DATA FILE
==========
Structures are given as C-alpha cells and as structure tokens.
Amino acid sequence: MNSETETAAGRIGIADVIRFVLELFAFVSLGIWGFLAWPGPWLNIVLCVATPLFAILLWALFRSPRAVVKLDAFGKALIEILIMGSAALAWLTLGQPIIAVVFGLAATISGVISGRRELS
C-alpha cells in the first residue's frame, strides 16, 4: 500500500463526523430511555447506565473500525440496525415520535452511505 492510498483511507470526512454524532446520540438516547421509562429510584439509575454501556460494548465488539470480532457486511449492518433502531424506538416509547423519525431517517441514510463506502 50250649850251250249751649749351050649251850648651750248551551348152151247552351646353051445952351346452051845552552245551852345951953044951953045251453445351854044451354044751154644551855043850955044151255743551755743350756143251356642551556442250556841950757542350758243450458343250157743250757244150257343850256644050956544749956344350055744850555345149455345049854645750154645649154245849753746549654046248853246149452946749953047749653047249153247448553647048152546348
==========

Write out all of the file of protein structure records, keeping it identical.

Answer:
Structures are given as C-alpha cells and as structure tokens.
Amino acid sequence: MNSETETAAGRIGIADVIRFVLELFAFVSLGIWGFLAWPGPWLNIVLCVATPLFAILLWALFRSPRAVVKLDAFGKALIEILIMGSAALAWLTLGQPIIAVVFGLAATISGVISGRRELS
C-alpha cells in the first residue's frame, strides 16, 4: 500500500463526523430511555447506565473500525440496525415520535452511505 492510498483511507470526512454524532446520540438516547421509562429510584439509575454501556460494548465488539470480532457486511449492518433502531424506538416509547423519525431517517441514510463506502 50250649850251250249751649749351050649251850648651750248551551348152151247552351646353051445952351346452051845552552245551852345951953044951953045251453445351854044451354044751154644551855043850955044151255743551755743350756143251356642551556442250556841950757542350758243450458343250157743250757244150257343850256644050956544749956344350055744850555345149455345049854645750154645649154245849753746549654046248853246149452946749953047749653047249153247448553647048152546348